Spurs, spurs, everywhere

I went to the podiatrist today.

It’s very hard for me to actively seek medical care. I think there are a lot of factors involved in that. I don’t have normal pain experiences. There are times when I am able to block out the pain completely, which does no good because the damage is still being done regardless of whether or not I can feel it. When I do feel pain, I have trouble admitting it. Pain usually leads to more pain.

My mother was never big on doctors, and I think some of her attitudes have carried on in me. There is also an underlying connection between doctors and the abuse my mother inflicted on me. She would use doctors and my illnesses as a cover for abusing me. Because of that, I did (and sometimes still do) associate doctors directly with the abuse. It’s a hard connection to deconstruct, but we’ve been working on it for a while now.

Regardless, I made the appointment and went.

The appointment wasn’t without problems. When I got there, I learned that my PCP never sent the referral. I called three times last week. I called Tuesday and left a message on the referral line. I checked with the podiatrist on Wednesday and they hadn’t received anything, so I called my PCP again and left another message. Still nothing. I called Friday and waited to speak to an actual person. I told them that I already called twice and they hadn’t done anything. The office person took all of the information again and insisted that she was sending it right out.

It turns out she didn’t send anything out. It was ten or so minutes before my appointment, I had taken two buses just to get there, and now I didn’t know if I would even be able to be seen. I had to sit there and seethe a little. The podiatrist’s office was able to get through to my PCP and was told they would fax over the referral right away. Like I haven’t heard that before.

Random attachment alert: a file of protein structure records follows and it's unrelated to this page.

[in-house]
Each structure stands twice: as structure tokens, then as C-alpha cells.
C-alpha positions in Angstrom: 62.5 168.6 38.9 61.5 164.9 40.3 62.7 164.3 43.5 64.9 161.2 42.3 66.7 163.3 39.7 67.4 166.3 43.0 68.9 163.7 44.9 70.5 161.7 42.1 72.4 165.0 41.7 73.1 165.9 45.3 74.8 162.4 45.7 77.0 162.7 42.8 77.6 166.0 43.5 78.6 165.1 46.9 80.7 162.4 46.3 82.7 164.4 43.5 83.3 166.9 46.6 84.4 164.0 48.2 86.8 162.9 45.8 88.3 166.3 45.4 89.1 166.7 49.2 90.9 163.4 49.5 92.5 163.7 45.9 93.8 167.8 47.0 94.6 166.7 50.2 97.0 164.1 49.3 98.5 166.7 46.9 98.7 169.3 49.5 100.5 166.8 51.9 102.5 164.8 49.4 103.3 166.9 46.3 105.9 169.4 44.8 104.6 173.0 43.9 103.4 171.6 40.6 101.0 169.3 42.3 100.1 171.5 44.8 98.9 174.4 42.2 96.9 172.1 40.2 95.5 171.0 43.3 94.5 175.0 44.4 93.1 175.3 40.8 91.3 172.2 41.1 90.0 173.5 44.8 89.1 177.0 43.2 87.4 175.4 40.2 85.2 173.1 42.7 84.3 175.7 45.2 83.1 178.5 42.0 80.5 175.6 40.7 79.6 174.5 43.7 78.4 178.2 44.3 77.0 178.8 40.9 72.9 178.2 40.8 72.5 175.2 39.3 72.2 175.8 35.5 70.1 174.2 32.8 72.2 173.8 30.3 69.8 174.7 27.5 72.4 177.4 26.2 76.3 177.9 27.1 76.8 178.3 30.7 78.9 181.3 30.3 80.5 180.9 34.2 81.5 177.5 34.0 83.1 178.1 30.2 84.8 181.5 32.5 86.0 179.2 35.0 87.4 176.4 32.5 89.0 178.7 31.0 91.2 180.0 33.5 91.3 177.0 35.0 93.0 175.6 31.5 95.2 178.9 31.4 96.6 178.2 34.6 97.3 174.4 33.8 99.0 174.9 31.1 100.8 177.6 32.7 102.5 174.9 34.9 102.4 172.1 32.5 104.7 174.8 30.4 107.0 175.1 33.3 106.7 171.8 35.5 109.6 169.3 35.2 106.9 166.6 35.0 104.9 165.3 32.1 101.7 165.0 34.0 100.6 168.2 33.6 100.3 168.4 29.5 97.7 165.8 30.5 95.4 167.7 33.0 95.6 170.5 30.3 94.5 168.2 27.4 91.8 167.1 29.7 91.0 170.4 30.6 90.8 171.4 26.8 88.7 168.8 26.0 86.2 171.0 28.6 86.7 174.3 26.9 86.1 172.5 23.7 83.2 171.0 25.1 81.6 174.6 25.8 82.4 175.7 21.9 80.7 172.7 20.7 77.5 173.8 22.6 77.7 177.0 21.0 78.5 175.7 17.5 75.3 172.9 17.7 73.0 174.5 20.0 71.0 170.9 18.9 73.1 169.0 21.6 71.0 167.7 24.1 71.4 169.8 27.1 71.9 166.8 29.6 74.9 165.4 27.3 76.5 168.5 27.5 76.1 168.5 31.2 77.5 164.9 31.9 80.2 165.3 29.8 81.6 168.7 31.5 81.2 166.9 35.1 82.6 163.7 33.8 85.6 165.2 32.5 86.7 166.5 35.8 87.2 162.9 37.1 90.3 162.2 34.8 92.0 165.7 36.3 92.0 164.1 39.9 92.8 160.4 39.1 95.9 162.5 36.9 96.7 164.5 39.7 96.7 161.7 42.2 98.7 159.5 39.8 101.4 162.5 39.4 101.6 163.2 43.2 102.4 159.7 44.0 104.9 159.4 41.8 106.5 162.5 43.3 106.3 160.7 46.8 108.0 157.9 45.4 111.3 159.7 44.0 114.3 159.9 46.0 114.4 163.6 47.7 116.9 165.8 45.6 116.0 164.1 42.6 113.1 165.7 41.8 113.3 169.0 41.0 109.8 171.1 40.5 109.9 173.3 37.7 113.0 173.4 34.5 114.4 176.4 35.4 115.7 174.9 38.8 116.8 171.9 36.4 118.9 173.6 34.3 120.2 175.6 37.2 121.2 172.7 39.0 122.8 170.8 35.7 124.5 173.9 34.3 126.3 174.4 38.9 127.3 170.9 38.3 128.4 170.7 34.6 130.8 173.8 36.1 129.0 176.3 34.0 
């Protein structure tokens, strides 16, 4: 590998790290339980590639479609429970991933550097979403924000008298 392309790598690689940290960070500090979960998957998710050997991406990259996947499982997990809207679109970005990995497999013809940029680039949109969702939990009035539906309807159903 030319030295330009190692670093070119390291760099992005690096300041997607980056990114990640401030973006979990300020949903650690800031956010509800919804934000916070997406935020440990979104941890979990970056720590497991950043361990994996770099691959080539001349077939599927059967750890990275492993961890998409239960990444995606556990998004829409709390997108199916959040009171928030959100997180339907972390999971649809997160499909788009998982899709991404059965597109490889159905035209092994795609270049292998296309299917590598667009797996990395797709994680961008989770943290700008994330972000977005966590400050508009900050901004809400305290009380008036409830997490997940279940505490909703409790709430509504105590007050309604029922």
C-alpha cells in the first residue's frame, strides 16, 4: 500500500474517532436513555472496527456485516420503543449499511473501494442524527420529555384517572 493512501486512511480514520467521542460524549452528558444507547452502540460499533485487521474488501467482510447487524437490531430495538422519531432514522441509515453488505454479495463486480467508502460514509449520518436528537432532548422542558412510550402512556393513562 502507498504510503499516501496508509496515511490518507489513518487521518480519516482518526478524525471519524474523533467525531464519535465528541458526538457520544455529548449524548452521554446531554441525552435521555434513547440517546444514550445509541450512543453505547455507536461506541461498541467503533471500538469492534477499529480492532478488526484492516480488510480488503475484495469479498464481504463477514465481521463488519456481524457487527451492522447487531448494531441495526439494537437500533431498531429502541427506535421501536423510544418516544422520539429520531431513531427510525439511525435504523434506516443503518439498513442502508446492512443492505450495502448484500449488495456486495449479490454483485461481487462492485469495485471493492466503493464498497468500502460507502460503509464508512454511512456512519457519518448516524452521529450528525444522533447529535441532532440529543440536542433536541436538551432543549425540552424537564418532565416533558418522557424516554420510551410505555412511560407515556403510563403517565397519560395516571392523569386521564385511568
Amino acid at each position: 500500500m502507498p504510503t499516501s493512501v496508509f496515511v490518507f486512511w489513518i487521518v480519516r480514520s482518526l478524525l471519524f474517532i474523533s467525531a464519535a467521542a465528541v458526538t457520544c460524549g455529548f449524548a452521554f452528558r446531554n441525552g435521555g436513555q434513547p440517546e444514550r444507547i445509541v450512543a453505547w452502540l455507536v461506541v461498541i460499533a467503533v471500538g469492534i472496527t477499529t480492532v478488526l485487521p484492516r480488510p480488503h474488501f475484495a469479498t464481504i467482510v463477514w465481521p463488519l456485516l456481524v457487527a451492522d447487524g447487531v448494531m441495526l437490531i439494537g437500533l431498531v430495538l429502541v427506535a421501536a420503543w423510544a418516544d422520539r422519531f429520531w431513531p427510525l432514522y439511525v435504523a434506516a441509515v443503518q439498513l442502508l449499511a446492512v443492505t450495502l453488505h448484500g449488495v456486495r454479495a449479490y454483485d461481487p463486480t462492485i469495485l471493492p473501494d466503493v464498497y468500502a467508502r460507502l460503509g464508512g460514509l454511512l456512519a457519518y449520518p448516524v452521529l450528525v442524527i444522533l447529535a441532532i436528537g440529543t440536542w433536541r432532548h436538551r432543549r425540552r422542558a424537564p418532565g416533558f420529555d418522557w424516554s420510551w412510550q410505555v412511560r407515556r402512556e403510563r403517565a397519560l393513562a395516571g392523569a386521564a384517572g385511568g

The fax came through as I was being prepped to be seen, thankfully. I was still a little angry but I was able to keep myself calm. The doctor seemed really nice, and I felt comfortable right away. He asked about my pain concerns, and about my previous surgery. I had also noted on my forms about my foot fracture last summer, and he asked about that. He asked how I managed to fracture my cuneiform, as it’s a rare bone to break. Story of my life. Rare, weird shit always happens to me.

The range of motion in my left foot is considerably minimized. It is extremely painful for me to pull my foot forward towards my leg, enough so that I can’t even put my foot in a normal regular 90 degree angle position. The doctor pressed on some different areas of my foot; most were okay except for the spot on the bottom of my heel.

He didn’t want to address my right foot just yet. He acknowledged the visible growth on the top of my foot, but said a lot of the pain I am experiencing in that foot may be because I am compensating for the debilitating pain in my left foot. So we are going to focus treating the left and see if there is any improvement in the right.

I had a few x-rays taken of my left foot, each taken in a different position. I waited as the doctor pulled the images up on the screen. I noticed something off right away. I had so many x-rays and MRIs done on my feet in prior years that I knew what to look for. As clear as day was a large bone spur, resembling a claw, growing out from the back of my lower ankle. As he scrolled further down, there was another spur, growing out from the bottom of the heel of my foot. It’s not nearly as large as the one on my ankle, but the location of it makes it all the more painful. There is also regrowth on the top of my foot, where two of the spurs were removed just over two years ago.

If you’re taking count, that’s four spurs. On one foot. I’m sort of thankful the doctor didn’t really look at my right foot. I don’t know if I could have handled knowing anything more.

The first goal of treatment is pain relief. The doctor gave me a shot of cortisone into my heel. He also wrote me a prescription for an anti-inflammatory and pain reliever. I go back in two weeks for another injection. There is not much the doctor can do right now in terms of physical therapy and other treatments until he can determine how bad it is. Right now, the pain and inflammation is too great for me to even move my foot properly. Once some of that is relieved, I will have to do some physical therapy, stretching, etc. and wear a boot (for those that missed out on the early posts of my blog, I hate boots. I ended up taking my knee-level boot off one day out of frustration and throwing it in a dumpster, just one month after I had fractured my foot). So yea, I’m not thrilled about that at all. At least I have two weeks before I have to deal with that shit. Oh, and the doctor is also going to set me up with orthotics. Yay.

I made it through the entire appointment. I’m not sure that it was all me, but I’ll explain that later in another post. For now, I’m just exhausted and need to sleep. Hopefully the cortisone will kick in soon and I can walk on my feel again.

6 thoughts on “Spurs, spurs, everywhere

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